Articles Tagged with Corporations

Section 544 of the Bankruptcy Code, commonly referred to as the “strong arm” clause, gives the bankruptcy trustee the rights of a secured creditor.  This allows the trustee to avoid for the benefit of the debtor’s creditors transfers or obligations that could have been avoided by an unsecured creditor under nonbankruptcy law, provided such creditor exists.  Generally, this allows the trustee to avoid unperfected liens and fraudulent transfers.

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Section 544 of the Bankruptcy Code sets out the strong arm clause in full.  Section 544 provides in relevant part that “[t]he trustee shall have, as of the commencement of the case, and without regard to any knowledge of the trustee or of any creditor, the rights and powers of, or may avoid any transfer of property of the debtor or any obligation incurred by the debtor” that could have been avoided by certain judicial lien holders or bona fide purchasers. The Bankruptcy Code can be confusing and intimidating to some.  An experienced San Jose bankruptcy lawyer can help creditors understand their rights, options and risks not only with the “strong arm” clause, but the entire Bankruptcy Code.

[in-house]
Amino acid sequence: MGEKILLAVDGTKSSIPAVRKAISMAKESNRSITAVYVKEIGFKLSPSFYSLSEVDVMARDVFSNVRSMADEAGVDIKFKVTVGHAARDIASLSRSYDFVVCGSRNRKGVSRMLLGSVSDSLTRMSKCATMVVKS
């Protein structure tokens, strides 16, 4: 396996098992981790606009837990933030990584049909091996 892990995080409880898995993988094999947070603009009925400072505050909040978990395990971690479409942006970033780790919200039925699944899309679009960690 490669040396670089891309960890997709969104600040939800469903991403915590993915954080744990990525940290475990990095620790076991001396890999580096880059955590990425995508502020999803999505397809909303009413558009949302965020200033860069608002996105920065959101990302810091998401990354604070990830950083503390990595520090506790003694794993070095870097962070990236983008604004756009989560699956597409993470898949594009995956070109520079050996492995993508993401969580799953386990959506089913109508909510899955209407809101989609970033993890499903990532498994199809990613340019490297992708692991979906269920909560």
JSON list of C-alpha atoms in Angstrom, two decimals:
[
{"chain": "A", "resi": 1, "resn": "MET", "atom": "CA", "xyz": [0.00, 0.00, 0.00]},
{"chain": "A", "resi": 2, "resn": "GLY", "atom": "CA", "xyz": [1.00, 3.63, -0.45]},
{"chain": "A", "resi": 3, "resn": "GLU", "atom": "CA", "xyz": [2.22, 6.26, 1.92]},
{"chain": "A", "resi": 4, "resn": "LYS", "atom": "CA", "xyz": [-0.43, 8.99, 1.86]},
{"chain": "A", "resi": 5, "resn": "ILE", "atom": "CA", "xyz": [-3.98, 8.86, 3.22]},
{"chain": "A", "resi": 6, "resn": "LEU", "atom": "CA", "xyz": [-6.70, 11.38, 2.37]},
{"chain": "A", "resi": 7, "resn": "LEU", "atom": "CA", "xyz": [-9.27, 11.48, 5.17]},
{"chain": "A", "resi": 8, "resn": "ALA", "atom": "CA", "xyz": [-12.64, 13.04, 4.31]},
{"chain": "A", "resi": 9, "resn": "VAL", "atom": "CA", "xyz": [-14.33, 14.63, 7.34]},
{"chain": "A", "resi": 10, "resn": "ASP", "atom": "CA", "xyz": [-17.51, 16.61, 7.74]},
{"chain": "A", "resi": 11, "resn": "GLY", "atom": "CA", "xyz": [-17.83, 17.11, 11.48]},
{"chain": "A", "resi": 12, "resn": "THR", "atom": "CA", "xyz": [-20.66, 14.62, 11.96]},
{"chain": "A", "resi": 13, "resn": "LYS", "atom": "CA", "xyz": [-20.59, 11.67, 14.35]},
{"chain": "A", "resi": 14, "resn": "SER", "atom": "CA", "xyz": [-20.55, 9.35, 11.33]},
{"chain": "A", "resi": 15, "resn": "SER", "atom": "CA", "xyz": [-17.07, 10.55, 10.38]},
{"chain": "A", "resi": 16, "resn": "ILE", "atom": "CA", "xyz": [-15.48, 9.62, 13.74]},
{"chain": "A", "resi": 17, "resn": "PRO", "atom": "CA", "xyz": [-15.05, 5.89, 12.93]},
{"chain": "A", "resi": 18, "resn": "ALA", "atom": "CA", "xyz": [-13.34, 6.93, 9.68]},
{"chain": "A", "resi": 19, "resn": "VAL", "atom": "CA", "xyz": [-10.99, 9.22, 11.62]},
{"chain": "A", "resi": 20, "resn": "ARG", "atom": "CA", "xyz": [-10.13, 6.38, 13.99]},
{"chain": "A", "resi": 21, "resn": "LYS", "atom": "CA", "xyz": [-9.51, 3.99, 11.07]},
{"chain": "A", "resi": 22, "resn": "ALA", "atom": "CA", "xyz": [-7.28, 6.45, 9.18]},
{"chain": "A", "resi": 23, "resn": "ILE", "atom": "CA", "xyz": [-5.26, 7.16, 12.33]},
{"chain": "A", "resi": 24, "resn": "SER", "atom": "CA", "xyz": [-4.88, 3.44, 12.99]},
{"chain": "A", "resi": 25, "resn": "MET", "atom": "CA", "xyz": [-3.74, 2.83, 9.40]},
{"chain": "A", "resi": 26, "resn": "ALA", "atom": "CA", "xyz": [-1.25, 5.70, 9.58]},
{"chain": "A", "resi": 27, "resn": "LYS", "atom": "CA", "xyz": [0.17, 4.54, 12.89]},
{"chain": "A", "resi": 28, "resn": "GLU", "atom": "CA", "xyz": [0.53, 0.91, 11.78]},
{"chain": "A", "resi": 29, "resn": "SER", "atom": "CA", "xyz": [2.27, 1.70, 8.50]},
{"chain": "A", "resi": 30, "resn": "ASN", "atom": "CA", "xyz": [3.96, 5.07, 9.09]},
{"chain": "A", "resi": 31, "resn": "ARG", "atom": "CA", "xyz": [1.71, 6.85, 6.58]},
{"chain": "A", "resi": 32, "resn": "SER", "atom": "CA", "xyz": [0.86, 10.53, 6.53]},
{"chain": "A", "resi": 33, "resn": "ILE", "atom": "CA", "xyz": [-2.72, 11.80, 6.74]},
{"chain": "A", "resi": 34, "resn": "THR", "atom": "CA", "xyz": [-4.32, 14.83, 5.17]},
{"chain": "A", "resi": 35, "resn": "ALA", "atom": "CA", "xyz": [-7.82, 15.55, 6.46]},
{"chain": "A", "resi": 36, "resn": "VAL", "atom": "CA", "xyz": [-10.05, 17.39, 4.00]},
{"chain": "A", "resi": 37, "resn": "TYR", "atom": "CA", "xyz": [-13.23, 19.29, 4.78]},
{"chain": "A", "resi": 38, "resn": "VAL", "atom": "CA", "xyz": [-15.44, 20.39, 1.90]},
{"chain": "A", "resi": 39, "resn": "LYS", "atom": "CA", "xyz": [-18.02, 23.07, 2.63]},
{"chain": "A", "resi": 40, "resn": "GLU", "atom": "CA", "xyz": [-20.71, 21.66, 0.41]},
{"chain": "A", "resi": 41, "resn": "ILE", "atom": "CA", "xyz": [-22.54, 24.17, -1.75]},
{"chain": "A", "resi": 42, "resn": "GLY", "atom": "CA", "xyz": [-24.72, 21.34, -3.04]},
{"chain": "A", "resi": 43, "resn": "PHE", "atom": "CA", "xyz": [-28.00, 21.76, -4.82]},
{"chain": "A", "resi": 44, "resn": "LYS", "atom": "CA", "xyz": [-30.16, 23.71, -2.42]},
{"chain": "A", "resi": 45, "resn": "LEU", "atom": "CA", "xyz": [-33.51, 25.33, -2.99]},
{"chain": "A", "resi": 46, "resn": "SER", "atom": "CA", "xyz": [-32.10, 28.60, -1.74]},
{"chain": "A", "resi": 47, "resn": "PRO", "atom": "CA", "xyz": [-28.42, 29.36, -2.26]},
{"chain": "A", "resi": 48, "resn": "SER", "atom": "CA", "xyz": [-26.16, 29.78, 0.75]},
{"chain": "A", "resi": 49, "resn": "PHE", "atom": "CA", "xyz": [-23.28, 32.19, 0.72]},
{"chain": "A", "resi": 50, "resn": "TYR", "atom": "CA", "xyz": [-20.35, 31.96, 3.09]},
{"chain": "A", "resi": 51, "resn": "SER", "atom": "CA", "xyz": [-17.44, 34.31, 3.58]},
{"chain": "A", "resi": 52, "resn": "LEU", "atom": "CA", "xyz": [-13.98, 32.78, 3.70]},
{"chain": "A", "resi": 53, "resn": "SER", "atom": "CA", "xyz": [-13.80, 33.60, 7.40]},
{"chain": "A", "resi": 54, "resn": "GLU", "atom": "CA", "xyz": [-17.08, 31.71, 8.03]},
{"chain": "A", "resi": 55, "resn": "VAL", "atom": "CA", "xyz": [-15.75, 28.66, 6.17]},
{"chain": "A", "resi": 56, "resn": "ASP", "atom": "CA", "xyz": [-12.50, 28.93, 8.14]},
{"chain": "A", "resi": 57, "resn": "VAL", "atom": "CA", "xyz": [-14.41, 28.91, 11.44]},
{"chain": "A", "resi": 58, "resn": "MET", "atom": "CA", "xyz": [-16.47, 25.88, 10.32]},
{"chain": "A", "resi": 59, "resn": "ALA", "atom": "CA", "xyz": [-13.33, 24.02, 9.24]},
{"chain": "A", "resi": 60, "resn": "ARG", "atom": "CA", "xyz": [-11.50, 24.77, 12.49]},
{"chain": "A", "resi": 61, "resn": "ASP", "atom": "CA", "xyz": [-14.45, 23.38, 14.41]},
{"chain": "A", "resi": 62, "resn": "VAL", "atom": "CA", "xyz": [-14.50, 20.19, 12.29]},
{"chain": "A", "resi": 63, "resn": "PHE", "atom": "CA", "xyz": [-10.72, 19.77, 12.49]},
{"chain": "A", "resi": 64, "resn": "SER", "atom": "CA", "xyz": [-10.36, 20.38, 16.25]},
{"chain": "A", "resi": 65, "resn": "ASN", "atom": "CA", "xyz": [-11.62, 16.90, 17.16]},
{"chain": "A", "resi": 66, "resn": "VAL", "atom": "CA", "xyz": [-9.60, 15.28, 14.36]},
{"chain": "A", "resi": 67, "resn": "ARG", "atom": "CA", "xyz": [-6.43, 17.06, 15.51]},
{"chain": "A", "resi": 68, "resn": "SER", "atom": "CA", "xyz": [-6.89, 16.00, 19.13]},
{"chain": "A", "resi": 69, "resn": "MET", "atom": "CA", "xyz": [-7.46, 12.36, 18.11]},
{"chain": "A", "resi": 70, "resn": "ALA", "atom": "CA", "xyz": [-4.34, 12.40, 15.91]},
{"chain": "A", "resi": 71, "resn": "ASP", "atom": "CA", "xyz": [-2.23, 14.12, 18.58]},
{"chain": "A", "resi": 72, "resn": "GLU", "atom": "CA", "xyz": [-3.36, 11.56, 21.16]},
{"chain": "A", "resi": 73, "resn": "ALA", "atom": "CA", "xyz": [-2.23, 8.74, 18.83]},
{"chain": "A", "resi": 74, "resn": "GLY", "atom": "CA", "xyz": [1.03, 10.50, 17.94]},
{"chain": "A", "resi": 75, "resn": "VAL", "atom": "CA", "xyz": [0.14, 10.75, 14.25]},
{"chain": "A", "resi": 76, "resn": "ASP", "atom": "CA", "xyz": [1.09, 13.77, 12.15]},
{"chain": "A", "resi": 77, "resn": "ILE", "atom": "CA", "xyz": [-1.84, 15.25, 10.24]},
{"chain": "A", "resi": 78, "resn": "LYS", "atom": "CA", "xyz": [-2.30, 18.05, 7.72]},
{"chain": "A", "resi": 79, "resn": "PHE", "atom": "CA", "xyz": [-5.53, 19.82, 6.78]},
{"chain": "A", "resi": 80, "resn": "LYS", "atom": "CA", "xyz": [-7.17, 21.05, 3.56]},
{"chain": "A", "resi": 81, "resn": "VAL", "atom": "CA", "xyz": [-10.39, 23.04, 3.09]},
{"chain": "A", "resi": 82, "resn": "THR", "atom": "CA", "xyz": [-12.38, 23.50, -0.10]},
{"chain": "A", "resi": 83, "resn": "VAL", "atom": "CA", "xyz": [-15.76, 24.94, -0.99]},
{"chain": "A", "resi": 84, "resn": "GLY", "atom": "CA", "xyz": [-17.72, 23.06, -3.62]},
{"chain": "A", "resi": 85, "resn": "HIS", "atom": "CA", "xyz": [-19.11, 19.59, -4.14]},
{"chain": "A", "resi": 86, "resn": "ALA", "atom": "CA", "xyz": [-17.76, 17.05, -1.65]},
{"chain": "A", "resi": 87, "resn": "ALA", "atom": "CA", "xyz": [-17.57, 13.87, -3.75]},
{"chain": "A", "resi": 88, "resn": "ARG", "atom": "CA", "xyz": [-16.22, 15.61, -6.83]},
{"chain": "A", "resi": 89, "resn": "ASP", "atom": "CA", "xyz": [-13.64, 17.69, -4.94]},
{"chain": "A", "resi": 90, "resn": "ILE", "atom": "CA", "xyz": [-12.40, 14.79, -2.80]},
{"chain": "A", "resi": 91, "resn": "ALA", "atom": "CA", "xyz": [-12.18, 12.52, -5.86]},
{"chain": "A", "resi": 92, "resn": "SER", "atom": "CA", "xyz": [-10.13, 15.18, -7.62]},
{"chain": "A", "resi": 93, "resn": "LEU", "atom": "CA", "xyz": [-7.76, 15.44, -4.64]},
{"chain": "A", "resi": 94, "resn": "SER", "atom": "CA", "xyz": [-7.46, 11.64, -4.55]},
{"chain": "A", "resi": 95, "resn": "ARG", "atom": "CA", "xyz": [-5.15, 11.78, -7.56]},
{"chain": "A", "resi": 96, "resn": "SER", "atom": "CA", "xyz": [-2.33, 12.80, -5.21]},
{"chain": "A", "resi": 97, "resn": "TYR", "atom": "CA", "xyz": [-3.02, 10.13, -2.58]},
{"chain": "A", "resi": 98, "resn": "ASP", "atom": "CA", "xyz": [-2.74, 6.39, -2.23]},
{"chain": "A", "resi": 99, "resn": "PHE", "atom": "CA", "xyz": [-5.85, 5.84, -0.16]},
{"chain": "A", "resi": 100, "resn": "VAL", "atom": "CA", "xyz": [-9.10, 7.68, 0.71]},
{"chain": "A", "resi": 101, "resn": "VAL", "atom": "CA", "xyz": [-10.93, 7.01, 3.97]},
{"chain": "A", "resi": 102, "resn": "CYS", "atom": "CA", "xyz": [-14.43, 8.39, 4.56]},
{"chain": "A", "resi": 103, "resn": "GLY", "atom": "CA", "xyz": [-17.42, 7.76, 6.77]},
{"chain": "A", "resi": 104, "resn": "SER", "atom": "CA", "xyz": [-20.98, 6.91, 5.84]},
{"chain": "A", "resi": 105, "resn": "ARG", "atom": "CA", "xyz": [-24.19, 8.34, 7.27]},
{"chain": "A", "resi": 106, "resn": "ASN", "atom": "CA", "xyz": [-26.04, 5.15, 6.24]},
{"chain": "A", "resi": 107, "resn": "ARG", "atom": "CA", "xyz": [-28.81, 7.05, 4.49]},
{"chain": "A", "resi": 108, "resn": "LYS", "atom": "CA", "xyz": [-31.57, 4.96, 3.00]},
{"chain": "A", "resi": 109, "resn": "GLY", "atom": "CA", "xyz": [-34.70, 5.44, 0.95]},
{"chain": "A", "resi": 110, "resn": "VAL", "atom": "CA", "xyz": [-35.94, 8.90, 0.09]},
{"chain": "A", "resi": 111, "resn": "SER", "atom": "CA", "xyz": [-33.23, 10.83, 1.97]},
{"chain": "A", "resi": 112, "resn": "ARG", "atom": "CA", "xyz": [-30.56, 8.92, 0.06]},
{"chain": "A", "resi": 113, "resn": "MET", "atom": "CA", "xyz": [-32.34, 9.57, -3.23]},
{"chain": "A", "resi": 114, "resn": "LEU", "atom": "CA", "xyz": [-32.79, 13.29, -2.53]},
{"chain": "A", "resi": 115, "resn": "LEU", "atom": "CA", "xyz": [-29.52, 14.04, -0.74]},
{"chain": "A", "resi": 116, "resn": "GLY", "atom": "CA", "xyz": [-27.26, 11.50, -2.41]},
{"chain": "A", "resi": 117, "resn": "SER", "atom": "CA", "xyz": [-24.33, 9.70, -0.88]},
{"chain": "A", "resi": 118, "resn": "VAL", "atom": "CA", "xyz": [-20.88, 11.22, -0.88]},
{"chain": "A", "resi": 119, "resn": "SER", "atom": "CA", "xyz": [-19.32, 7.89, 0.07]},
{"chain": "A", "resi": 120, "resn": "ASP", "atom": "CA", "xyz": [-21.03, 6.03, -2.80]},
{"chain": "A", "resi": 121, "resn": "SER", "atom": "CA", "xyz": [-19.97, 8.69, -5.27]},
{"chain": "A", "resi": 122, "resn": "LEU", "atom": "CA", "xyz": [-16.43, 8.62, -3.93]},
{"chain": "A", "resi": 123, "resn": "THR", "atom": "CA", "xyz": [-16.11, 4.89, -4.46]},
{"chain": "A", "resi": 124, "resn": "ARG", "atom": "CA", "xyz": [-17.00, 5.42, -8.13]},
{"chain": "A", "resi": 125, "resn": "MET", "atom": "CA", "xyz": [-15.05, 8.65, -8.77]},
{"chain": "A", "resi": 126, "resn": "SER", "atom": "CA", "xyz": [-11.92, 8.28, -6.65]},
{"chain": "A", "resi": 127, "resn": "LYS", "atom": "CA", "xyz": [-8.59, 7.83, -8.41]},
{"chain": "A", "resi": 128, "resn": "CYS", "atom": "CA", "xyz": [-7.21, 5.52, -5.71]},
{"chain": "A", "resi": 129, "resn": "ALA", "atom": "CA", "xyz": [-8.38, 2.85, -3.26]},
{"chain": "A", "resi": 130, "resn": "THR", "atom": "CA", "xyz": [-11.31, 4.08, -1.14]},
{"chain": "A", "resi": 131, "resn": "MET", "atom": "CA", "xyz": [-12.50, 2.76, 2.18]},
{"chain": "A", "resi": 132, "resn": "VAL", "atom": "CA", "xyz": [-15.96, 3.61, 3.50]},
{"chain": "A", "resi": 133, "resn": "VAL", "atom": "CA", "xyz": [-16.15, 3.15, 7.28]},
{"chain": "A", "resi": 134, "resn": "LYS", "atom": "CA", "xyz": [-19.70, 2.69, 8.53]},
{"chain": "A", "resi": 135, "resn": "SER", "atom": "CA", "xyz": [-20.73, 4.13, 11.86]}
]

What Claims Can Be Avoided?

Many considerations go into deciding which legal entity to choose when starting a business. In some cases, as the business grows, it may even want to convert into a different entity type. For example, if it began as an LLC and the owner now plans on seeking angel investment, he/she may consider converting to a corporation. In these situations (formations or conversions), one critical factor to consider is meeting the formalities required for different legal entities.